Episode 3-Caleb Wheeler Curtis: Improvisation in Space, Time, and Sound

Caleb Wheeler Curtis designs playgrounds for his band members when he composes, creating opportunities for improvisation within a structured framework. It’s all about space to freely express oneself. This Ann Arbor, Michigan native who now lives in Brooklyn, New York City, has recently released to critical acclaim his fifth album, Heatmap. Caleb and I spent some time talking about this recording and his growth as a musician.

 Caleb is the consummate collaborator with a discography that details a journey full of an adventure in music.  Beginning with Walking Distance: Neighborhood in 2015, Caleb’s relationships weaved a path rich with partnerships and mentors who provided a foundation for him, that guided him in his writings and arrangements. He is the first one to tell you that getting to the place where he considered himself to be a professional musician was not easy. Caleb firmly believes it requires commitment to your art.

 Caleb is fortunate to have Imani Records producer and owner and Grammy nominee Orrin Evans as a mentor, giving him opportunities to stretch as a musician and guidance as a composer and bandleader. Heatmap, produced by Orrin Evans, is a product of such collaborations and mentorships. Caleb played in Evans’ band, Captain Black Big Band, performing on his two Grammy nominated recordings. He and Orrin Evans developed a bond that Caleb identifies as critical to his growth as a musician and composer.

 Caleb’s compositions reflect an approach that provides space for each musician to expand and bring to the experience their own artistry and talent thus giving his compositions a fresh breath for improvising. His approach is strong without being forced; one critic acknowledges. And while his musical spirit has an open willingness for exploration, his musical upbringing with strong mentorship gives it an inherent wisdom.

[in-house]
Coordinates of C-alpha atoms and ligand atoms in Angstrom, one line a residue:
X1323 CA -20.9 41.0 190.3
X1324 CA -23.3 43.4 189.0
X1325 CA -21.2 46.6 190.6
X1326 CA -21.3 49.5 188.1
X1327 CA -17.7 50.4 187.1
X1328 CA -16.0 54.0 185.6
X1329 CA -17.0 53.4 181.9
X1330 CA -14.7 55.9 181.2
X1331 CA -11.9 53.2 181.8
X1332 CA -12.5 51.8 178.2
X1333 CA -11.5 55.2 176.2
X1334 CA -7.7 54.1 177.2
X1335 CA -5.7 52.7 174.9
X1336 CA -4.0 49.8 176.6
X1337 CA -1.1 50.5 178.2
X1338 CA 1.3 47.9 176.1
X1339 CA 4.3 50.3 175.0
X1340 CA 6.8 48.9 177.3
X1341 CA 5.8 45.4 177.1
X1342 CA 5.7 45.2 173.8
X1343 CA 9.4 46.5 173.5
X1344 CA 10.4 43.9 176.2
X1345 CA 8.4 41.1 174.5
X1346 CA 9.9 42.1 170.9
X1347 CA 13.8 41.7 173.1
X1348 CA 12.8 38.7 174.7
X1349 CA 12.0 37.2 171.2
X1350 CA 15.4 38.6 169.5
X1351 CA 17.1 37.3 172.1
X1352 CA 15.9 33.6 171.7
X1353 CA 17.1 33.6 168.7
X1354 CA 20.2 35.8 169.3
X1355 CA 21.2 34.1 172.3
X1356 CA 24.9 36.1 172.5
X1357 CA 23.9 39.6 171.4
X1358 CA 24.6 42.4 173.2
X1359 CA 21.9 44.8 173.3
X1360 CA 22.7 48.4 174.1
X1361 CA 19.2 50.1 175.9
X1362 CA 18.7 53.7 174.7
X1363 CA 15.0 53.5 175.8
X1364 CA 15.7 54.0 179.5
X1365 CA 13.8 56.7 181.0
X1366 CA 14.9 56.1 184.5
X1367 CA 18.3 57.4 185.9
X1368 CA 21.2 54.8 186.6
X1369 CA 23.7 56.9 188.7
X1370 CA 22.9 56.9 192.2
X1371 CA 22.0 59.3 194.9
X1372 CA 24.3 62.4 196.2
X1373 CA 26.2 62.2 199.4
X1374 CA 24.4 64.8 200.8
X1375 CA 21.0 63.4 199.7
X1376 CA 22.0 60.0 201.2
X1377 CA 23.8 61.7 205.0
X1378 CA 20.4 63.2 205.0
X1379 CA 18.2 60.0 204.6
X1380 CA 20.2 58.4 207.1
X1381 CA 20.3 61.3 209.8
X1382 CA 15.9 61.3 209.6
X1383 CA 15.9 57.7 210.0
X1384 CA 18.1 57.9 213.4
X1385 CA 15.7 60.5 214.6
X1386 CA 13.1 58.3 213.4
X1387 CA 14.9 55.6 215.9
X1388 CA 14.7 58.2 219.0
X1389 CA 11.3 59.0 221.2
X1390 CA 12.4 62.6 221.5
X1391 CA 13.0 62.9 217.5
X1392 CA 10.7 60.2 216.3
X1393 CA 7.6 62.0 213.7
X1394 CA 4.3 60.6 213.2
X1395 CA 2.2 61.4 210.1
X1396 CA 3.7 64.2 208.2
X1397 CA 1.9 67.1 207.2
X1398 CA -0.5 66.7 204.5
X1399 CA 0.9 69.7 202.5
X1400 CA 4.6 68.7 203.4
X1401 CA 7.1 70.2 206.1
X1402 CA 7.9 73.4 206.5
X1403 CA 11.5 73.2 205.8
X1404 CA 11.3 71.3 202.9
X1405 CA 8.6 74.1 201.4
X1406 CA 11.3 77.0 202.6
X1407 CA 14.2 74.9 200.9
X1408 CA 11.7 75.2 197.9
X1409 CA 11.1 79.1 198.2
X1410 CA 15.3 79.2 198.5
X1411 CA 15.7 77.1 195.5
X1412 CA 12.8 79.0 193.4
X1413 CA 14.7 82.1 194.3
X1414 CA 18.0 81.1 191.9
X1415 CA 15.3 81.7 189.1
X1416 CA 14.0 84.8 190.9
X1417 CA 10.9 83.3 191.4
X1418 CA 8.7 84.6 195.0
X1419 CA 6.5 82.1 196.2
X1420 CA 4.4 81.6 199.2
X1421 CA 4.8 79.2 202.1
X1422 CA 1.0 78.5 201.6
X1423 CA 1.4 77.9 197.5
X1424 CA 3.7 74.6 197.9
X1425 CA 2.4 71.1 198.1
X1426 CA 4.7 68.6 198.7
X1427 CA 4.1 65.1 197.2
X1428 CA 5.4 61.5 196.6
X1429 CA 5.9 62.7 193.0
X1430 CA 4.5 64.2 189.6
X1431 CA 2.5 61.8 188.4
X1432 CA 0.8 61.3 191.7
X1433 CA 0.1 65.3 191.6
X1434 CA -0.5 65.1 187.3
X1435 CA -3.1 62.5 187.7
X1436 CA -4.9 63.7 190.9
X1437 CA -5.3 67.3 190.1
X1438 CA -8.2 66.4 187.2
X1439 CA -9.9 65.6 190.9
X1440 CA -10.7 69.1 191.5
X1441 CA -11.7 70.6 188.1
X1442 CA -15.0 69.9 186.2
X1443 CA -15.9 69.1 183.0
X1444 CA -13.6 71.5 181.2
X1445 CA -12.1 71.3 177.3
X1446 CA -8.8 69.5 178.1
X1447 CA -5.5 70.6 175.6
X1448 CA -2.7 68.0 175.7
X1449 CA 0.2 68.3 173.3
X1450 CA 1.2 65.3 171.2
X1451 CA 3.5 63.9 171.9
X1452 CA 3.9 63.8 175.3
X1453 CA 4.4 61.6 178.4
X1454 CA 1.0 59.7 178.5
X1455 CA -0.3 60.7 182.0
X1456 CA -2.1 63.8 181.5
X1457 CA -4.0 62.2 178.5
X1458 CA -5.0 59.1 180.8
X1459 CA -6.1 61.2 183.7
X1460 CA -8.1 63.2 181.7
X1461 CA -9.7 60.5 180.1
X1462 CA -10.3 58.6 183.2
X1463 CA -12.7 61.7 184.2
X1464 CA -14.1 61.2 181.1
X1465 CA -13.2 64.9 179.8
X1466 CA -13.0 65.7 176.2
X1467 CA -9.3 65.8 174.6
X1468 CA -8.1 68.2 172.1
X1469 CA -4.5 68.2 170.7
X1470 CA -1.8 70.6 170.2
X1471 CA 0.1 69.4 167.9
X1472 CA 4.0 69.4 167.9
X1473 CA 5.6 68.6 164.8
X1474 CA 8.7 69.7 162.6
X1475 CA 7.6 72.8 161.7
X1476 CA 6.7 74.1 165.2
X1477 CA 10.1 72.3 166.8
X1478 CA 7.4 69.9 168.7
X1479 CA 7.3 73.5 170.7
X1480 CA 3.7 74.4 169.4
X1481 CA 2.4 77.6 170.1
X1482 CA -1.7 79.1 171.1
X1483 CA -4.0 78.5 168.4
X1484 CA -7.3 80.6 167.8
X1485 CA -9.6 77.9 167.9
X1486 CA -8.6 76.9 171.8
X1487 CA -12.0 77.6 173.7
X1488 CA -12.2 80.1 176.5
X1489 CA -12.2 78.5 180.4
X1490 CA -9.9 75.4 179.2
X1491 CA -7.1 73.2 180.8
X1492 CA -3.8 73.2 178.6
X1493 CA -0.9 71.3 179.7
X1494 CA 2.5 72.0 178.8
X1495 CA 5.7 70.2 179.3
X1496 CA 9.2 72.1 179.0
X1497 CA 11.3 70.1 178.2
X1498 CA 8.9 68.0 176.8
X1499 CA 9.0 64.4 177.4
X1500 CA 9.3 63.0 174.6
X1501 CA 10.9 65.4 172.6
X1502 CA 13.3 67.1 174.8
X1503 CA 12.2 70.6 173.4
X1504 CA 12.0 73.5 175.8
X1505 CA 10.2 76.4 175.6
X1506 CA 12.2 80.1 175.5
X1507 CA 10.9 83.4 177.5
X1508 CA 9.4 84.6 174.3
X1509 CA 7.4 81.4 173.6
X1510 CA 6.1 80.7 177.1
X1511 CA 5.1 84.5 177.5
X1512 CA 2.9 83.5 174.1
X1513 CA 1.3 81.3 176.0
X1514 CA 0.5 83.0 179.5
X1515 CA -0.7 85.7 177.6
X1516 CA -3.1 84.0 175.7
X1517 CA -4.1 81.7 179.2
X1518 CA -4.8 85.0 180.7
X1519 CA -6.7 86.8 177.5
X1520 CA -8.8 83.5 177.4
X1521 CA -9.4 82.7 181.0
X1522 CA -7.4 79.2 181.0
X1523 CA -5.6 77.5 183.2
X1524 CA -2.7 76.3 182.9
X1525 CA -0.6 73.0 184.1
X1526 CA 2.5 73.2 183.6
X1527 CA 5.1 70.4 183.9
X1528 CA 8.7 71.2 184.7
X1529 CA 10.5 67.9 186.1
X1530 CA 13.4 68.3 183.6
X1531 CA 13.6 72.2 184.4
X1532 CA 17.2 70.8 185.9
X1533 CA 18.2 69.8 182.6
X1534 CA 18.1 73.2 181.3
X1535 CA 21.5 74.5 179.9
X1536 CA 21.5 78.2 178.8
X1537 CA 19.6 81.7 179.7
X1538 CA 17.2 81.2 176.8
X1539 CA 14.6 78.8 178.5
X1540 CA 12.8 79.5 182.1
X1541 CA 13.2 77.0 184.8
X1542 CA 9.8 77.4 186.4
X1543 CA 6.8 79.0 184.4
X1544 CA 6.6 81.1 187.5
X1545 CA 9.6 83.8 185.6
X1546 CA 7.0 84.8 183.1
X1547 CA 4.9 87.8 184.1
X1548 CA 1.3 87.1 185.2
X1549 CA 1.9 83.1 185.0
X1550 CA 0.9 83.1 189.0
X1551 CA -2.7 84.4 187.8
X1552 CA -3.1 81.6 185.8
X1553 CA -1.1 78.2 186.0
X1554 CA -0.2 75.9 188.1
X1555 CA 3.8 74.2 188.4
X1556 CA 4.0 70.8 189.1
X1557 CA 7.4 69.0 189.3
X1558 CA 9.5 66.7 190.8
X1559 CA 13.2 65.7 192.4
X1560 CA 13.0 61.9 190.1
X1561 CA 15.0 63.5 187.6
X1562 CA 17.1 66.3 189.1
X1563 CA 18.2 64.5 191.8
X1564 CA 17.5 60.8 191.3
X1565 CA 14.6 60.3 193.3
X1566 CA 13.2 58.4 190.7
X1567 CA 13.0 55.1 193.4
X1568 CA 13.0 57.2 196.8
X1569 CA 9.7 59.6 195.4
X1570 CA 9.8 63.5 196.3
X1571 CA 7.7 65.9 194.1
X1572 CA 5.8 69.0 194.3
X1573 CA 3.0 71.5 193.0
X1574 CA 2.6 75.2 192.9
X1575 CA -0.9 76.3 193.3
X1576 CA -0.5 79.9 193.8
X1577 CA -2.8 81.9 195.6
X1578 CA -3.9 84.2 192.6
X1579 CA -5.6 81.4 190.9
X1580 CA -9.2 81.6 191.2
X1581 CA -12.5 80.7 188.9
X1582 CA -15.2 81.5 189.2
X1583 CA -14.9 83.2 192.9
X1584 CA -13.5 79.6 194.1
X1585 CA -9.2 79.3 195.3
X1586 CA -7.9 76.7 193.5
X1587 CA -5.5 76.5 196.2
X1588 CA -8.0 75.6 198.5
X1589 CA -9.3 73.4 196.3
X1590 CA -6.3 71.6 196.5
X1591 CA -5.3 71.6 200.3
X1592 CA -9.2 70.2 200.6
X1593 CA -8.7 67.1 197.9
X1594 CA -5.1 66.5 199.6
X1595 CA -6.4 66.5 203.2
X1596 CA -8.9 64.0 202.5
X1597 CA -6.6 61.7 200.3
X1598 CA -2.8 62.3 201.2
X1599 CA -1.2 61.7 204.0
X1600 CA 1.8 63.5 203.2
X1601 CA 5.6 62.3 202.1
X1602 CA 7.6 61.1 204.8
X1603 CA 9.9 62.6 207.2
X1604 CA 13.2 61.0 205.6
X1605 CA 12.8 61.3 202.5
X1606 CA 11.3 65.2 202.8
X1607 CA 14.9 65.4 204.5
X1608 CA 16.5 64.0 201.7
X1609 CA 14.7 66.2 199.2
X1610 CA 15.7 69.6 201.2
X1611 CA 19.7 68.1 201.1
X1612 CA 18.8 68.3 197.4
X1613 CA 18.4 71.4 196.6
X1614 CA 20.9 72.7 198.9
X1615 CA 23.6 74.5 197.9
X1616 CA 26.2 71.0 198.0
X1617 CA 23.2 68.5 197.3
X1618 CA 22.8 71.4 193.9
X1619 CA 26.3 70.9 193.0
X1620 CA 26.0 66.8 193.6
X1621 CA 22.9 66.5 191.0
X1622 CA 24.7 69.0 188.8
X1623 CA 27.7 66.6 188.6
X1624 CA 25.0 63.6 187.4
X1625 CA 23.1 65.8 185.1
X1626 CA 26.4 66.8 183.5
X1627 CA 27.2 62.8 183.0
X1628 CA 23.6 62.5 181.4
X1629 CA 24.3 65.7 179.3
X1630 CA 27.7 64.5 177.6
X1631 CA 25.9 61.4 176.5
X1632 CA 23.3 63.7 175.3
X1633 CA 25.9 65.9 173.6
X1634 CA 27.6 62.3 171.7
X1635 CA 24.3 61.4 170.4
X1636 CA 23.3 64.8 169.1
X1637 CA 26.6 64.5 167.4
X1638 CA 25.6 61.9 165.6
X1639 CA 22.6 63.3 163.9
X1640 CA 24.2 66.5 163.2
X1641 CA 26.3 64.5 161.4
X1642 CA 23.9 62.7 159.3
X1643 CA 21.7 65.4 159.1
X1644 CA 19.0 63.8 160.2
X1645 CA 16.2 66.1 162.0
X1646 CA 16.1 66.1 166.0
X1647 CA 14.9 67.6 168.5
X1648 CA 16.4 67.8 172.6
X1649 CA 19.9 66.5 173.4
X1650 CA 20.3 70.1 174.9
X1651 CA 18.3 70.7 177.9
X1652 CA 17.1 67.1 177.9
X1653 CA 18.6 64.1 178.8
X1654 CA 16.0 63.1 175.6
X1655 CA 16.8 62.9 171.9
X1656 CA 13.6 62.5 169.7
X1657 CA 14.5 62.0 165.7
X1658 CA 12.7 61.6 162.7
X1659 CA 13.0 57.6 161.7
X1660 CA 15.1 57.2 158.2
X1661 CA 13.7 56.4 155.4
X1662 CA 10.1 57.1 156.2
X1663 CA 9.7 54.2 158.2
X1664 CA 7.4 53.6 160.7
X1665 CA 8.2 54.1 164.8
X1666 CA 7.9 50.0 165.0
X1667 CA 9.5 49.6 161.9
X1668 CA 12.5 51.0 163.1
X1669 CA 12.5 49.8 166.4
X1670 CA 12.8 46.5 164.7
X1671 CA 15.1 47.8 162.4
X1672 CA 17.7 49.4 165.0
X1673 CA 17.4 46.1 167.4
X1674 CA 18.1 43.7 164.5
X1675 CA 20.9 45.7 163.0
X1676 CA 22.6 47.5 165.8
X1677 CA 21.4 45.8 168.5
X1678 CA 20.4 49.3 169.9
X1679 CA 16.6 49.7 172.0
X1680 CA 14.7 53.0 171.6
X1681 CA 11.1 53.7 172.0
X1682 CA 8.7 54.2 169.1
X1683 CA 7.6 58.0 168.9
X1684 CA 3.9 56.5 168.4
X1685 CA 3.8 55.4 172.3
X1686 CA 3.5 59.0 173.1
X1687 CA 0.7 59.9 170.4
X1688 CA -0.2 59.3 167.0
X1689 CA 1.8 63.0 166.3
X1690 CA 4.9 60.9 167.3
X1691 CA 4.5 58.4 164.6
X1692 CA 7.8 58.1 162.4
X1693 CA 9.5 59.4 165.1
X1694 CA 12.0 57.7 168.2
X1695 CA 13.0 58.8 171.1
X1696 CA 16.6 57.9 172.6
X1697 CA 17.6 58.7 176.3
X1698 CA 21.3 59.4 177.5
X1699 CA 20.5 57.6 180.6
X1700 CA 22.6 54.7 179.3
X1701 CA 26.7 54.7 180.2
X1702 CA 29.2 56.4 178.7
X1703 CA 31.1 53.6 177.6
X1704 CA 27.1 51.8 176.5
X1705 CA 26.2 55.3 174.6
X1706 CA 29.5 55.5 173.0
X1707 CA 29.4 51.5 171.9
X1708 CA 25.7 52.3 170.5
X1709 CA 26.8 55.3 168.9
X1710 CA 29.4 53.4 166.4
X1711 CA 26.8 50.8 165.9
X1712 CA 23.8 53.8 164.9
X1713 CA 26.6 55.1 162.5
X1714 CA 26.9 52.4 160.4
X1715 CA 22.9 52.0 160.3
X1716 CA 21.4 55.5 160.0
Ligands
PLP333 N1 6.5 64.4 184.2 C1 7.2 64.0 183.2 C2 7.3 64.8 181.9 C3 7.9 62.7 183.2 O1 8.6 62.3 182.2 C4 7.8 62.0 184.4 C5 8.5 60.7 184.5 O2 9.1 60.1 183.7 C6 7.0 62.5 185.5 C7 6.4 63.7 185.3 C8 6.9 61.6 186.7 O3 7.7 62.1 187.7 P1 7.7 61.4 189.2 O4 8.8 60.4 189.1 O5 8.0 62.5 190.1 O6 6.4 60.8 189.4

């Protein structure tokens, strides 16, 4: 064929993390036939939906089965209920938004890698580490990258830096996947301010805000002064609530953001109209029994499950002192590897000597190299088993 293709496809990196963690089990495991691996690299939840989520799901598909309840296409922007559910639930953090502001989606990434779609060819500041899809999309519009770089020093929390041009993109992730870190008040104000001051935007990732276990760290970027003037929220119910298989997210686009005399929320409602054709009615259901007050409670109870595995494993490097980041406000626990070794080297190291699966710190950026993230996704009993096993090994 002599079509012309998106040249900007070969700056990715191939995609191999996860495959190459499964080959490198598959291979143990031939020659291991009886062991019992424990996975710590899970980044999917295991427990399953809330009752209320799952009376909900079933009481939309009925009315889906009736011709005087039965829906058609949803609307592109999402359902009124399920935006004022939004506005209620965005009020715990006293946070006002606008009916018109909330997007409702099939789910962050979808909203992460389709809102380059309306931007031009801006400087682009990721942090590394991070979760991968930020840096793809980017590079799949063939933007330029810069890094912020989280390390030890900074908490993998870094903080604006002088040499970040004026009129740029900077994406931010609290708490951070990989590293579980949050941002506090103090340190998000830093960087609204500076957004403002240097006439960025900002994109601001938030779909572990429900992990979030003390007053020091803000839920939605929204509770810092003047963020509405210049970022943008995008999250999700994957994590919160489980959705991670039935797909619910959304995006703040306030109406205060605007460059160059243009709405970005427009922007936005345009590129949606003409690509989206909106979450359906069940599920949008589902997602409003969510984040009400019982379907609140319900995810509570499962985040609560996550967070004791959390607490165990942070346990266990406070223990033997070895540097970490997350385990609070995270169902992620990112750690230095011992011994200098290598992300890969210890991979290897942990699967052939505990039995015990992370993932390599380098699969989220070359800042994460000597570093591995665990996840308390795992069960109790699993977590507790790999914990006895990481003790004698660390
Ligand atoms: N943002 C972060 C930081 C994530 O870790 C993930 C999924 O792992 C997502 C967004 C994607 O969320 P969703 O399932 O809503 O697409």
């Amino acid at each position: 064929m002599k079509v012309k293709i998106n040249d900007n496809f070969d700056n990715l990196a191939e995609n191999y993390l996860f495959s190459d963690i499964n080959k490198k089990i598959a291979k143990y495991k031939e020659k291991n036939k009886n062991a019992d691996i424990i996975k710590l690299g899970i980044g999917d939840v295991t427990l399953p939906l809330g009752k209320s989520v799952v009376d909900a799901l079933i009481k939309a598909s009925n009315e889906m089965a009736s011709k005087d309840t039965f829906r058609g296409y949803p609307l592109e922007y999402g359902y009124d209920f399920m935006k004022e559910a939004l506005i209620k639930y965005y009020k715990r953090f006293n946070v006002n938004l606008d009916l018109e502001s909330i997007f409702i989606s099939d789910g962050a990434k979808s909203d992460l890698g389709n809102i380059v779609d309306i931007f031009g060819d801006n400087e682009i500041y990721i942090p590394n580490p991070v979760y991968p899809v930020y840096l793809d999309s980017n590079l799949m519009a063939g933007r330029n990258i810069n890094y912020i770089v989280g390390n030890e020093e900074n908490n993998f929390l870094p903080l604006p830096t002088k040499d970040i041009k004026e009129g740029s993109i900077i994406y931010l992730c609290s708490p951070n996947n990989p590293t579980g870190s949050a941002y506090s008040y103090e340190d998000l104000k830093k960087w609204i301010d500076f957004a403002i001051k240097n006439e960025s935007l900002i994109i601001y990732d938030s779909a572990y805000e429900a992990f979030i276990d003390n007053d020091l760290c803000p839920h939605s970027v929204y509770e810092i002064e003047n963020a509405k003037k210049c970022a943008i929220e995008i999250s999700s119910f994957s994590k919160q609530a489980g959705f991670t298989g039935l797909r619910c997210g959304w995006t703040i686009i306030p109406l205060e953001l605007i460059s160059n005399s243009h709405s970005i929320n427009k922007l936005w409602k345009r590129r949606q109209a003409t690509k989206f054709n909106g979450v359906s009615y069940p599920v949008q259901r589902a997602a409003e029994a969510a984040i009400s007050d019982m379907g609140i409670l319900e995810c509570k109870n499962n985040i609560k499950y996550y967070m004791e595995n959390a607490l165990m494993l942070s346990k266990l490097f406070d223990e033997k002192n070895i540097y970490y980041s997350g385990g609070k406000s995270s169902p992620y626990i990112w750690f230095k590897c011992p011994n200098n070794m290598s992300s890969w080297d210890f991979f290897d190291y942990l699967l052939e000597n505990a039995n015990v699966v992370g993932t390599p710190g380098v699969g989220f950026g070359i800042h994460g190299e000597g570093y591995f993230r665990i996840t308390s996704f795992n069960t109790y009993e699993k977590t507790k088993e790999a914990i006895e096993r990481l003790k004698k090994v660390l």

Caleb Wheeler Curtis was a MacDowell Fellow, an artist’s residency program in rural Peterborough, New Hampshire. There, Caleb was given his own space and time to compose, play the piano uninterrupted by the daily forces of urban life. The end-product, 10 originals on which Caleb plays on alto saxophone except for one track on soprano. Heatmap features, of course Curtis on saxophone, Orrin Evans on piano, Eric Revis on bass and Gerald Cleaver on the drums. Caleb and his band can be heard on two tracks played in their entirety on Strictly Jazz Sounds. I asked him to explain his composition style.

 His credits as a collaborator, composer and saxophonist (mostly alto) led to recordings from Freebird featuring Jason Moran in 2018. Curtis also teamed up to record Curtis+Garabedian+Sperrazza: New York in 2018 with Vinnie Sperrazza and Noah Garabedian; and Curtis/Carter/Ferber: Doing Nothing Is Hard Business, a project that included Rahsaan Carter and Mark Ferber in 2020. Curtis’s discography also includes playing on two Grammy-nominated recordings with the Orrin Evans-led group the Captain Black Big Band: Presence, released in 2018 and The Intangible Between, dropped in 2020. Curtis released two albums for the Orrin Evans-owned record label Imani, Brothers in 2018 and Ain’t No Storm in 2021. It doesn’t stop there. In 2021 Curtis collaborated to release two recordings, No One Is Anyone, with Noah Garabedian, Vinnie Sperrazza and Orrin Evans and Substrate with Swiss pianist Laurent Nicoud.

Caleb earned a music degree from Michigan State University, and later a masters in music from William Paterson University. Since then, he has focused on the New York jazz scene from Brooklyn. 

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